Thursday 17 April 2008

Darren Olivier


A colourful letter from a frustrated US attorney in 1970 arguing for the acceptance of the "offending" trade marks BUM and THE BUM SHIRT in which he "fear(s) very strongly for the intellectual level of (the) South Afrikaner" and describes the Registrar at the time as having "not yet climbed out of the slime in which he was spawned..". A delightful read.

"I have your letter of 16 October 1970 in the above and I am rather surprised that the Registrar would take such completely moronic view of the situation. Had the individual any intelligence, he would know that no business man in his right mind would use a term with vulgar meaning to sell reasonably high-priced merchandise. Where a word like “Bum” might possibly give offence to delicate Registrars of Trade Marks in the under side of the world when applied to such things as underpants, it has only a connotation of casualness and ease when applied to anything else.

With regard to the mark THE BUM SHIRT the situation is even more remarkable for it is utterly inconceivable that the term in THE BUM SHIRT can be related to what the Registrar obviously feels is the primary meaning of the work “BUM”. So far as I am concerned, the particular Registrar has not yet climbed out of the slime in which he was spawned to persist in such a completely idiotic decision. I see that both the Deputy Registrar and the Registrar have concurred in the idiocy reflected by their most recent decisions.

Our Trade Mark Office has at its disposal every English language dictionary in current use throughout the world. The definition of “BUM” which has an off-color meaning does not appear in relation to an individual’s backside. As a matter of fact, Webster’s Third New International Dictionary, Unabridged Edition, does not even give the slang definition. The Random House Dictionary of the English Language, Unabridged Edition, similarly fails to relate the word “Bum” to anything which might be offensive. The word “Bum” occupies over two columns in the “Dictionary of American Slang” published in 1960, copies of which are enclosed. Some sixteen definitions are given of the word as a noun and you will find the definition “the human posterior” as the very last.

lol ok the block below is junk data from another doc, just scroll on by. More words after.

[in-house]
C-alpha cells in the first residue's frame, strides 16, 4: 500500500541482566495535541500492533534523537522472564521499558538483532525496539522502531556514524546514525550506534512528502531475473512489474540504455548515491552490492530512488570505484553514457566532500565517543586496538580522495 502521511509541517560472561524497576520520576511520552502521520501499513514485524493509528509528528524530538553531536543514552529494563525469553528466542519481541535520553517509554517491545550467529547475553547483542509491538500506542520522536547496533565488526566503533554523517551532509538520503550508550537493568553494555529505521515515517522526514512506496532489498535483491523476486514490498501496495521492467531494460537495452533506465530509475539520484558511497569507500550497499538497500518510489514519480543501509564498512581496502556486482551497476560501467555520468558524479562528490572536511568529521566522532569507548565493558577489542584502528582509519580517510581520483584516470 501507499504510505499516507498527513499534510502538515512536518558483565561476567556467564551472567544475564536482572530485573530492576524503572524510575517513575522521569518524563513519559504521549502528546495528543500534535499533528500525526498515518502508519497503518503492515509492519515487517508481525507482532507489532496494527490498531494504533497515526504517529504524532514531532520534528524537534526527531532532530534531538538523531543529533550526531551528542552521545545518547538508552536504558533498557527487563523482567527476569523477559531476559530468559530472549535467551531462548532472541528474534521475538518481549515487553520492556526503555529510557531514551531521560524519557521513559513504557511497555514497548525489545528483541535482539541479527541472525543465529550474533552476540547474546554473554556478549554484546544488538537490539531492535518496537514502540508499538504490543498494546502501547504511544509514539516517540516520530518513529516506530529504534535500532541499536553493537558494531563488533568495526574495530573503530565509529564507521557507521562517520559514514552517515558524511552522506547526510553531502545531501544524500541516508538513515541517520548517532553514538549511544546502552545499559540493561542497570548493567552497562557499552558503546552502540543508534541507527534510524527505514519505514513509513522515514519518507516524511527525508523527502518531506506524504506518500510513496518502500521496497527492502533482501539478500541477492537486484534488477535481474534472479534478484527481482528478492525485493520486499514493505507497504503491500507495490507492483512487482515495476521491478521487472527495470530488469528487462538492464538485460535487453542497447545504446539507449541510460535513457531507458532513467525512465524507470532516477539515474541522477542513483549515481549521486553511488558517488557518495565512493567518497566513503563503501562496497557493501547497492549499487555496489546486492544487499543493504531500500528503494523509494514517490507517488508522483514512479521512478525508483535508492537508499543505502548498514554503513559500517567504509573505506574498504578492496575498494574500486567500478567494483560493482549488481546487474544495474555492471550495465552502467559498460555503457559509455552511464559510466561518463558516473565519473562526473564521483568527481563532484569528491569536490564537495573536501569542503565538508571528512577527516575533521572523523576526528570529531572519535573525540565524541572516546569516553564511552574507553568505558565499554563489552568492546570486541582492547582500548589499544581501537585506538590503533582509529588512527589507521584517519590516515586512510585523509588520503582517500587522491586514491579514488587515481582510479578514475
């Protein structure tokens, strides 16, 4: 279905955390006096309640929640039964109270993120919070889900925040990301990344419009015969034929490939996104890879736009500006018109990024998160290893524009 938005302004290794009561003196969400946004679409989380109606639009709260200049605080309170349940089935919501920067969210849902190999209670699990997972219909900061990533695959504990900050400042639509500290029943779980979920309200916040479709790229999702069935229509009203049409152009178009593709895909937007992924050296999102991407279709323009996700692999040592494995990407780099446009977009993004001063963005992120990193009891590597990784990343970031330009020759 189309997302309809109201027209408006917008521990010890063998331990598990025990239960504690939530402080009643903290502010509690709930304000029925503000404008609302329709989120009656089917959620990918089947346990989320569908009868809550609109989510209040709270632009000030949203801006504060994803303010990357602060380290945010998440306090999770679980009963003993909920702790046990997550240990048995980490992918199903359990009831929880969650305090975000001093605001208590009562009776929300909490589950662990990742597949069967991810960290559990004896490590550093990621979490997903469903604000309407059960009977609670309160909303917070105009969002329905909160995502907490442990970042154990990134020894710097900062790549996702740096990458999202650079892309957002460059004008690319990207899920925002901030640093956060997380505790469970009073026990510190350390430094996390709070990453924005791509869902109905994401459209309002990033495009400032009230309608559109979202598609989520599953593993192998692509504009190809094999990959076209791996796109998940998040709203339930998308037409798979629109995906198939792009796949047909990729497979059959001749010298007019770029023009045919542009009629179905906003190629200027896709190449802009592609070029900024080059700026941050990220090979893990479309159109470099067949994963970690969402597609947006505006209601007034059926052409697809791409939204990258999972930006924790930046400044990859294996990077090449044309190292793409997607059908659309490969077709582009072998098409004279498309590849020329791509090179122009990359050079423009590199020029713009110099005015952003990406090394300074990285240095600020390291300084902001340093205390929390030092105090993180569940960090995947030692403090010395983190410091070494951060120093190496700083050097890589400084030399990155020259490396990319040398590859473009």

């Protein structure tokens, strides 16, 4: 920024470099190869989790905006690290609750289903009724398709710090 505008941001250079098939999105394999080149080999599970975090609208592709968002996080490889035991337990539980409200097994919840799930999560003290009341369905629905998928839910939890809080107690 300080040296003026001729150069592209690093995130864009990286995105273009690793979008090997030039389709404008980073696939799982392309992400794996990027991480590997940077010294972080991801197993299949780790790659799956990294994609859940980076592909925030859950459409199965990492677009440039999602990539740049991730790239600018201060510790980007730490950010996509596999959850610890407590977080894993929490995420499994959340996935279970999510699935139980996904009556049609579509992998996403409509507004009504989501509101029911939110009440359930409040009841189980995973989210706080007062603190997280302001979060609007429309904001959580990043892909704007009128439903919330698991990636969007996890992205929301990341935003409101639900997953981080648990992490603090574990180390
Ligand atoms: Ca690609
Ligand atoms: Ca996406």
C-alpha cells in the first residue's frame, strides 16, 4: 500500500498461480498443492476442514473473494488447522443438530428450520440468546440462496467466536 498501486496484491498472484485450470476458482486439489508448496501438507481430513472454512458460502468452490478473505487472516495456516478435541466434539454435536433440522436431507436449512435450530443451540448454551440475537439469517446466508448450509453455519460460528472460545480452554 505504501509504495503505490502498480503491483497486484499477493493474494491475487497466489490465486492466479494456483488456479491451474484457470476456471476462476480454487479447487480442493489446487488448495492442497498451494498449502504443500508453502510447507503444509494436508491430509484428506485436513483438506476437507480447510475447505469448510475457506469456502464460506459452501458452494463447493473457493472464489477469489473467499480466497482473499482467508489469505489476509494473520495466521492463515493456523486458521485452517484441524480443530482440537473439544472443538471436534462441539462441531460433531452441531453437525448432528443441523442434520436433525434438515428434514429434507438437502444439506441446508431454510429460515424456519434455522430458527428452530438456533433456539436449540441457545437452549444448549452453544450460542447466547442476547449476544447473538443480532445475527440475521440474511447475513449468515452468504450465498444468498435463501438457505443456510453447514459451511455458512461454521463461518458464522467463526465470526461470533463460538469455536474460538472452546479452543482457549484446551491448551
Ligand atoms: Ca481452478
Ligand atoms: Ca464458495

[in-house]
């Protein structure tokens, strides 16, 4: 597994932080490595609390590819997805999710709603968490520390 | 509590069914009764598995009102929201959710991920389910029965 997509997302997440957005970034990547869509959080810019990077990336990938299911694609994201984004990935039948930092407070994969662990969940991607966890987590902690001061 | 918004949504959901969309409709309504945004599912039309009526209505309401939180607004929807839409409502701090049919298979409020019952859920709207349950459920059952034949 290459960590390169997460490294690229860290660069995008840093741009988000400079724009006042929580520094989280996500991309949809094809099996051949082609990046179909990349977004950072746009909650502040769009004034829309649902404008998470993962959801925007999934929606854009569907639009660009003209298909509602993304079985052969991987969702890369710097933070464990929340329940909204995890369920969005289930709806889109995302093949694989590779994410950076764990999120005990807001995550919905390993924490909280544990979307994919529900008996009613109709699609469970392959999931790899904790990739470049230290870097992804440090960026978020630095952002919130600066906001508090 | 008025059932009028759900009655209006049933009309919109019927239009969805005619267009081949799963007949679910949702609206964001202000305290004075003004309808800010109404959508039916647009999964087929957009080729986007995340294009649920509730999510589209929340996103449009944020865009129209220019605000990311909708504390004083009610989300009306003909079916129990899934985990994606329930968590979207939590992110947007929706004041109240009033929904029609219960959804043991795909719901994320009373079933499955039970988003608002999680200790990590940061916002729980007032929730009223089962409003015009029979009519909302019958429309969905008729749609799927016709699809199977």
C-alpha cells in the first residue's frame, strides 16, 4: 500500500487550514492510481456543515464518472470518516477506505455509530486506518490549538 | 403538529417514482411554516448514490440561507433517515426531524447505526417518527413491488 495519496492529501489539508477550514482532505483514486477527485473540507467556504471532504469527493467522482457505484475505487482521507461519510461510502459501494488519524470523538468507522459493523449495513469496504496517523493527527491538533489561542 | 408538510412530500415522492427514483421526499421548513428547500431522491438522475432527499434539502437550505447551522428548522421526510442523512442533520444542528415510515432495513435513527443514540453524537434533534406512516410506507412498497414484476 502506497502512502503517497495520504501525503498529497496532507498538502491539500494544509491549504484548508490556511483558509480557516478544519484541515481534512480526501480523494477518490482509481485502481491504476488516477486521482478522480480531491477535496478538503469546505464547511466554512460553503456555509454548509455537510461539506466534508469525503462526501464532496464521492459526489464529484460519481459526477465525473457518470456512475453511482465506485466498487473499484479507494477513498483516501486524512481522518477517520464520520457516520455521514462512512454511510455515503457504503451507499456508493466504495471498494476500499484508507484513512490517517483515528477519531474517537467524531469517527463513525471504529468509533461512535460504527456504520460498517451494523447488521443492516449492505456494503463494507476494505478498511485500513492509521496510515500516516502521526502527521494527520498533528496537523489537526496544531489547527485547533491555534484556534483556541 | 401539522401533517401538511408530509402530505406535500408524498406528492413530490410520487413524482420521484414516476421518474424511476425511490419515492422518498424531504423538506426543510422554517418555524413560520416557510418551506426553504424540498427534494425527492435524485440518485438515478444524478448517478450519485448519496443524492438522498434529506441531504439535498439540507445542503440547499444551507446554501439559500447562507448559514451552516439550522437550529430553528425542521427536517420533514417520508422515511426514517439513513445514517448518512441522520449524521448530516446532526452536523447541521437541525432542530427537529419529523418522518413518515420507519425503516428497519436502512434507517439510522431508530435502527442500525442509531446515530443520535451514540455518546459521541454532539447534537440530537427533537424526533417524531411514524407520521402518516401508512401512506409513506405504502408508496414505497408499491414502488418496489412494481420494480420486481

It is inconceivable, therefore, for anyone on your side of the water to follow and accept the six percent view of the meaning of the word taken by the Deputy Registrar and the Registrar. I fear very strongly for the intellectual level of South Afrikaner who must continue to live subject to such thinking. Our Patent Office, operating under a law which prevents registration of offensive trademarks, has no difficulty in registering “THE BUM SHIRT” and a copy of Reg. No. is enclosed. No registration has been sought in any other nation of the commonwealth.

I wonder if you would dare to show the Registrar a copy of this letter. If nothing else, it might be a good mental cathartic. However, if in your timid judgment you fear reprisal for calling the shovel the shovel it is, you may limit Application No. 0585 to the device and THE B—SHIRT.

By the way, has the Registrar been able to overcome his delicacy to the extent of registering BEACH BUM? It would be interesting to know what happened to that trademark application and even more interesting for the Examiner to explain away the fact that more human posteriors are seen currently on beaches than any place outside houses of ill repute.

You will gather from all the above that I am a bit upset. If you reach this conclusion, you will be absolutely correct. I am annoyed as all get our with what I feel is narrow-minded stupidity bordering on outright illiteracy.

PS I am even use this letter as basis for a thesis on "Phobias of the World". I have a doctorate in law but a doctorate in philosophy might not be amiss if I could squeak through for one with a thesis on this general subject"

Needless to say, the letter did not appear to find success as AFRO-IP could not find either of the trade marks on the SA Registry website using his online login. AFRO-IP also tried to contact the attorney for his view on the UK Registry's rejection of TINY PENIS for shirts and to ask him for a copy of his doctorate(s) but sadly found that this colourful attorney passed away in the late seventies.

Darren Olivier

Darren Olivier

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18 April 2008 at 12:44 delete

Good Friday reading I agree!